>>>> help Americans.
>>>> 
>>>> America achieved its success by people utilizing their abilities to 
>>>> better themselves and their lives free of an overly burdening 
>>>> government.
>>>> America
>>>> was not built by grants, entitlements or anything big government can 
>>>> possibly provide.  Instead our constitution provides a framework 
>>>> outlining government limitations, so as to prevent government to ever 
>>>> be able to control the people it governs.  The people of the republic 
>>>> govern not the other way around.
>>>> 
>>>> Countless Americans have given their lives to protect the very 
>>>> freedom big government takes away.  Government run health care just 
>>>> happens to be the straw that broke the camel's back and Americans are 
>>>> saying enough is enough in overwhelming numbers.
>>>> 
>>>> 
>>>> Brad
>>>> 
>>>> 
>>>> -----Original Message-----
>>>> From: wireless-boun...@wispa.org [mailto:wireless-boun...@wispa.org] 
>>>> On Behalf Of Jack Unger
>>>> Sent: Thursday, February 04, 2010 4:48 PM
>>>> To: WISPA General List
>>>> Subject: Re: [WISPA] Common Carrier or what: The FCC's role in 
>>>> regulation of net-neutrality
>>>> 
>>>> Brad,
>>>> 
>>>> There is really only one way to get a smaller government without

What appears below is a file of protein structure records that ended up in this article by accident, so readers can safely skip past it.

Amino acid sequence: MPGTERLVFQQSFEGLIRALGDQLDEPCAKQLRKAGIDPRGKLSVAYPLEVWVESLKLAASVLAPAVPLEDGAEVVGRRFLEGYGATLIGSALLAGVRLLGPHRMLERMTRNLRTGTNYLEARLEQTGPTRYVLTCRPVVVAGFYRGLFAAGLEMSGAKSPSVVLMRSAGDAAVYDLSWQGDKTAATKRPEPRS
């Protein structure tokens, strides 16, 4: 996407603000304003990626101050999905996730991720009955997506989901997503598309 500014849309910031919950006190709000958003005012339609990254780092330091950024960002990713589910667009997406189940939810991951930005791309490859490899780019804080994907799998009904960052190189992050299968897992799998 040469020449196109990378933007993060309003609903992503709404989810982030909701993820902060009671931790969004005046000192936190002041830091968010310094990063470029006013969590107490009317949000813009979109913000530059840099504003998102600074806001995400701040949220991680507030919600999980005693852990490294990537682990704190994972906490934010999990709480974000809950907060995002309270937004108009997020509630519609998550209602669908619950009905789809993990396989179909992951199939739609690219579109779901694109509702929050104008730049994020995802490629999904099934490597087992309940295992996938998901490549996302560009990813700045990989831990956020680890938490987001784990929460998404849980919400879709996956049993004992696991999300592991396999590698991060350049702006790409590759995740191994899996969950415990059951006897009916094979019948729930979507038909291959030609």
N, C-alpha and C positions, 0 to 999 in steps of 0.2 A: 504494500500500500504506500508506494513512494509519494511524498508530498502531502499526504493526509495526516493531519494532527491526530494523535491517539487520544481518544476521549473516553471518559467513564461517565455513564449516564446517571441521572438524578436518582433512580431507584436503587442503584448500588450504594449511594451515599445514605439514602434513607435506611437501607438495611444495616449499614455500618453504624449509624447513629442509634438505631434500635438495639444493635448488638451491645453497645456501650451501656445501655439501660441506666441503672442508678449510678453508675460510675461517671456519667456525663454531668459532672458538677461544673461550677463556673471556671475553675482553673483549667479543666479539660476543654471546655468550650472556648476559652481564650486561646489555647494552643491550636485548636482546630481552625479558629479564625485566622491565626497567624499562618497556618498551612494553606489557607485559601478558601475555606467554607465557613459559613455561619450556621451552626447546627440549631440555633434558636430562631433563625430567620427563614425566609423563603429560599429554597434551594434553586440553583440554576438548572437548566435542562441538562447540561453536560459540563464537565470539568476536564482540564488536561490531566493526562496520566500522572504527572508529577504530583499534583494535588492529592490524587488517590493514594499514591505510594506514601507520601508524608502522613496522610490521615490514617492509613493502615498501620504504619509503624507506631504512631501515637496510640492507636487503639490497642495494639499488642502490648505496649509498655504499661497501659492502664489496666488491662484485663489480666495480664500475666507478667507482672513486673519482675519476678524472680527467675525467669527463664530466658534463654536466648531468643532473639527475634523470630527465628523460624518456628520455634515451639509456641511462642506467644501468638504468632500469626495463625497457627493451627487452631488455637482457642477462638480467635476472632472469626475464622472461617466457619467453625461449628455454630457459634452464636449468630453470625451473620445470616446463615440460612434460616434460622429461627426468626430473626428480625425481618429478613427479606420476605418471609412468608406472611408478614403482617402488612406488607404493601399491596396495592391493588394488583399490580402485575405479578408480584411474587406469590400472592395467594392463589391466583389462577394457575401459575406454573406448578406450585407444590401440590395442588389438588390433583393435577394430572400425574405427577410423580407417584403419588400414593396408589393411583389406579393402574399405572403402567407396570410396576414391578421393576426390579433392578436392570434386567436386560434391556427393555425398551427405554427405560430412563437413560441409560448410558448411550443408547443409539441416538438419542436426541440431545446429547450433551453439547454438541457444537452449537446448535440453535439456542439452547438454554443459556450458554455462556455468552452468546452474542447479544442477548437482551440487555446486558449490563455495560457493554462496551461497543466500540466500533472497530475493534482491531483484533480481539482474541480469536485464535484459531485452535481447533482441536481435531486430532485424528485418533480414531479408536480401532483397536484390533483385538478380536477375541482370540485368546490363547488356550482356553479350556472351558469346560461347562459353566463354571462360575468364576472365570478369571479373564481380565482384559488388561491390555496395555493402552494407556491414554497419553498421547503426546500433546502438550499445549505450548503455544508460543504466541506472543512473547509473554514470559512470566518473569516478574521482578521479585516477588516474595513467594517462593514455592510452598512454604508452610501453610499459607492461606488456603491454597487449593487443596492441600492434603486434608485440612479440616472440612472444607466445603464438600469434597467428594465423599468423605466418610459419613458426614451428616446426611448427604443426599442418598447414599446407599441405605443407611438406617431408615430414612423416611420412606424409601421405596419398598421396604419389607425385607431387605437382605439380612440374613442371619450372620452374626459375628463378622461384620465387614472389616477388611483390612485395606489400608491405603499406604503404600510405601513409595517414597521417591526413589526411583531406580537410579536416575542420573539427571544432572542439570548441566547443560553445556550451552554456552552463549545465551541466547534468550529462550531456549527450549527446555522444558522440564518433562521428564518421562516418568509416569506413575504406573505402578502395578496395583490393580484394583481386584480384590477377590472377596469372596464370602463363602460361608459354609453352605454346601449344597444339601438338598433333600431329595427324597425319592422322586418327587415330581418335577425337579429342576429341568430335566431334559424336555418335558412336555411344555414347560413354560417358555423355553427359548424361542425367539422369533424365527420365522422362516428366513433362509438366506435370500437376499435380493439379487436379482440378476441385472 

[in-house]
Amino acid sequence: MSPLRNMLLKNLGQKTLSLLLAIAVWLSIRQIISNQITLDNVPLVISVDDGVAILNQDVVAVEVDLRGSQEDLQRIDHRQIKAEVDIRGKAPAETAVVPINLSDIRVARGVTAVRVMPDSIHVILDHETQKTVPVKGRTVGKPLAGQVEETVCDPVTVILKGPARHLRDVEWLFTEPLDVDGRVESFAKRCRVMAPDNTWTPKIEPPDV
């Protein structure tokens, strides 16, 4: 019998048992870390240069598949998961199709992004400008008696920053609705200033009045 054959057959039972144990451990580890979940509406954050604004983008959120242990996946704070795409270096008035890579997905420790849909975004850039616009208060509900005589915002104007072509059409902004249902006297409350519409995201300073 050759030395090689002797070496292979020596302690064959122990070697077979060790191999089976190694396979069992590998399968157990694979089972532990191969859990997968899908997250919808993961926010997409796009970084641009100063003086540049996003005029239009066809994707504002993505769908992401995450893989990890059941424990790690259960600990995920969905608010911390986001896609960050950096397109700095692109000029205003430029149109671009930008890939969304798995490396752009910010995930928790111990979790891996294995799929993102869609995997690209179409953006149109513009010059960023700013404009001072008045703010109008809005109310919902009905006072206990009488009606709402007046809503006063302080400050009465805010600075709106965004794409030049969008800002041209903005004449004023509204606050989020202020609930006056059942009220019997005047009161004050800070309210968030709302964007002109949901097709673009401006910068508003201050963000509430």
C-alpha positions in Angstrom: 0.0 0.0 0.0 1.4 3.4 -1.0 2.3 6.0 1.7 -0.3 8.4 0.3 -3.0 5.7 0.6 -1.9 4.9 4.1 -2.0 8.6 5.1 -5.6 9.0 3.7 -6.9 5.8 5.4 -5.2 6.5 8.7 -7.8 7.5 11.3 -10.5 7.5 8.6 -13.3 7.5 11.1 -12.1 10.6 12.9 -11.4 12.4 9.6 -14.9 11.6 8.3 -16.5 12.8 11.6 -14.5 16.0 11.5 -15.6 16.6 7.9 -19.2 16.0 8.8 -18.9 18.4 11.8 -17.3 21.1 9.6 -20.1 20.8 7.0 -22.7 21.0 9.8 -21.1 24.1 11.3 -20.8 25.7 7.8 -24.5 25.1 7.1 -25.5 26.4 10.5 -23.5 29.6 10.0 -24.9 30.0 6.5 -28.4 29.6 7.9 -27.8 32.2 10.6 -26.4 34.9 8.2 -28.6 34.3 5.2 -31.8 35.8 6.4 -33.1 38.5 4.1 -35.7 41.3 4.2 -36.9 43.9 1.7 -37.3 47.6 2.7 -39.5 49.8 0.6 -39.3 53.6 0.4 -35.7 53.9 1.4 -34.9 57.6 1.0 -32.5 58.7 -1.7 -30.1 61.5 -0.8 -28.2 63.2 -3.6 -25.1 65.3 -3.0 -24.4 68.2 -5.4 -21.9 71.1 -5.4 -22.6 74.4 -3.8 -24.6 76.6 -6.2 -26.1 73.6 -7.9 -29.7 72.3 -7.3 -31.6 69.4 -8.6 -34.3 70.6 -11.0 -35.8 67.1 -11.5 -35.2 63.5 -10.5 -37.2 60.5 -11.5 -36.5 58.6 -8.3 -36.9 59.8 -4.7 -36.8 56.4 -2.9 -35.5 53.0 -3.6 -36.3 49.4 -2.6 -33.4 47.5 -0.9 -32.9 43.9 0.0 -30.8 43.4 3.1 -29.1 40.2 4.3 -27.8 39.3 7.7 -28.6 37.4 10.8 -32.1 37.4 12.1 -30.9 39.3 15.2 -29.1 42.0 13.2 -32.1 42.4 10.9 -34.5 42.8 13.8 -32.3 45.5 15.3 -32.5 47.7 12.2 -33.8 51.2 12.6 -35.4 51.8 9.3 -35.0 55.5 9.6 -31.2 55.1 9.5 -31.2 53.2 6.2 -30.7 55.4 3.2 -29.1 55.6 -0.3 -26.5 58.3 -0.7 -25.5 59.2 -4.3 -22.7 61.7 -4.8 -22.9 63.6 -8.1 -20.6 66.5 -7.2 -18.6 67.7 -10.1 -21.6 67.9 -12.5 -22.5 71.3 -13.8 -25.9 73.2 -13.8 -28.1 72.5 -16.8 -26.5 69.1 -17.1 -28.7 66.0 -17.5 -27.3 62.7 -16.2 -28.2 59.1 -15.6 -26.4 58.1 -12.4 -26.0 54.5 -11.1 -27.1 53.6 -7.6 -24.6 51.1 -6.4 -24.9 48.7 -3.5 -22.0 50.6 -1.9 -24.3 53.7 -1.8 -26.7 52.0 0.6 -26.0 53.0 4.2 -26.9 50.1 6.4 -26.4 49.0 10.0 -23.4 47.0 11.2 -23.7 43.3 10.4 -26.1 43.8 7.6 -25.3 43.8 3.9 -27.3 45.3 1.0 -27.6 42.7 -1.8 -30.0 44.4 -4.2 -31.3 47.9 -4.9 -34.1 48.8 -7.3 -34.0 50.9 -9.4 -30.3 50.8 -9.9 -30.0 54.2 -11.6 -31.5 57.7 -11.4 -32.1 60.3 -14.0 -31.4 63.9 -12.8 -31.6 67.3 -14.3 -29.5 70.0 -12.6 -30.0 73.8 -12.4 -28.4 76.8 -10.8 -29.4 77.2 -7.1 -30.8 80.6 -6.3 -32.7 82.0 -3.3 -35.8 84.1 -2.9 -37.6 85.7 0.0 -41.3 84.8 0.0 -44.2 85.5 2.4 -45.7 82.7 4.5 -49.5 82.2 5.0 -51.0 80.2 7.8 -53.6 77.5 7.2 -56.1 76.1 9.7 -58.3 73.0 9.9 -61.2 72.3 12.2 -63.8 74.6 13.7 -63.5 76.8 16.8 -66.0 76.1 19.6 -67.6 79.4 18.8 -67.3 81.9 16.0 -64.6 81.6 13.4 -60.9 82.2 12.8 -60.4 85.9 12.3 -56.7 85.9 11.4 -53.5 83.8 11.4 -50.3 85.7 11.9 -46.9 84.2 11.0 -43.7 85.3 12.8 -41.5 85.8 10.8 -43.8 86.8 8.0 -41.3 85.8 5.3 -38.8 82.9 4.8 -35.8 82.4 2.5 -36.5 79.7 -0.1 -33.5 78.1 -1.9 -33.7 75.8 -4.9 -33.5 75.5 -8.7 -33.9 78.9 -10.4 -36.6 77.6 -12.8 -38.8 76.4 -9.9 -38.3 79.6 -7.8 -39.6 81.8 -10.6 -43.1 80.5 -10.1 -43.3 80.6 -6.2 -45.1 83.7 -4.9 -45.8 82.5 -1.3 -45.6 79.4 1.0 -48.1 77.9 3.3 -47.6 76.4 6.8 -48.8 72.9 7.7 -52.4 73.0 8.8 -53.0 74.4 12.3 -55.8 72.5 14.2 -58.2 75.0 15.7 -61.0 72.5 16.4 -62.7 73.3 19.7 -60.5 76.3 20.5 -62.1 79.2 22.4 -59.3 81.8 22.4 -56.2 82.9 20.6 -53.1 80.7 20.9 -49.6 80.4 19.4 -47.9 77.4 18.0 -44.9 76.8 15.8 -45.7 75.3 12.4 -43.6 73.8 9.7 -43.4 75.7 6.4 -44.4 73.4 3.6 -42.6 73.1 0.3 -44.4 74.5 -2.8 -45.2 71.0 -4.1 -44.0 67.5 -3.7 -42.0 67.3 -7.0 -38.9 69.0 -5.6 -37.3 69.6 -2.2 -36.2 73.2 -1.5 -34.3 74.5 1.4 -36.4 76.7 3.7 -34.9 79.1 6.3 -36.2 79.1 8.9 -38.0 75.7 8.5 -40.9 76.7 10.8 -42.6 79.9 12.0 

>>>> throwing society into total disarray. That method is to have a 
>>>> smaller country, in other words, a lower level of population. With an 
>>>> exploding population there is just no way that I can see to get a 
>>>> smaller government.
>>>> 
>>>> If only reclaiming our country for working people was as easy as 
>>>> voting the incumbents out that would be GREAT but unfortunately it's 
>>>> not that simple. Voting the incumbents out won't result in government 
>>>> doing a better job for working people because the real influence is 
>>>> the big-corporation money that finances the election campaigns for 
>>>> each new crop of political nominees. The big-money lobbyists remain 
>>>> when each old group of politicians is voted out so the big-money 
>>>> corporation's power actually becomes greater and greater as time goes on.
>>>> 
>>>> The solution that I propose is equal public financing for ALL 
>>>> political campaigns. Each nominee (and incumbent) would receive an 
>>>> equal number of taxpayer dollars to run their campaign. This will 
>>>> help ALL candidates remember who they are supposed to be working for 
>>>> (working-class taxpayers, not large corporations).
>>>> 
>>>> As to regaining some influence for working people with regard to 
>>>> banks, I'd recommend that everyone put their money in a local credit 
>>>> union or small local community bank. My money has been kept in a 
>>>> local community credit union for over 20 years and I feel good about it
>> being there.
>>>> It's contributing to the community instead of being used in an 
>>>> irresponsible fashion and/or used against the best interests of the 
>>>> community.
>>>> 
>>>> Best,
>>>>          jack
>>>> 
>>>> 
>>>> Brad Belton wrote:
>>>> 
>>>> 
>>>> The fundamental difference that Jack fails to recognize is if a bank 
>>>> (or organization other than the government) does treat you unfairly 
>>>> you have recourse.  If your own government treats you unfairly, you 
>>>> have little to
>>>> 
>>>> 
>>>> no
>>>> 
>>>> 
>>>> recourse.
>>>> 
>>>> 
>>>>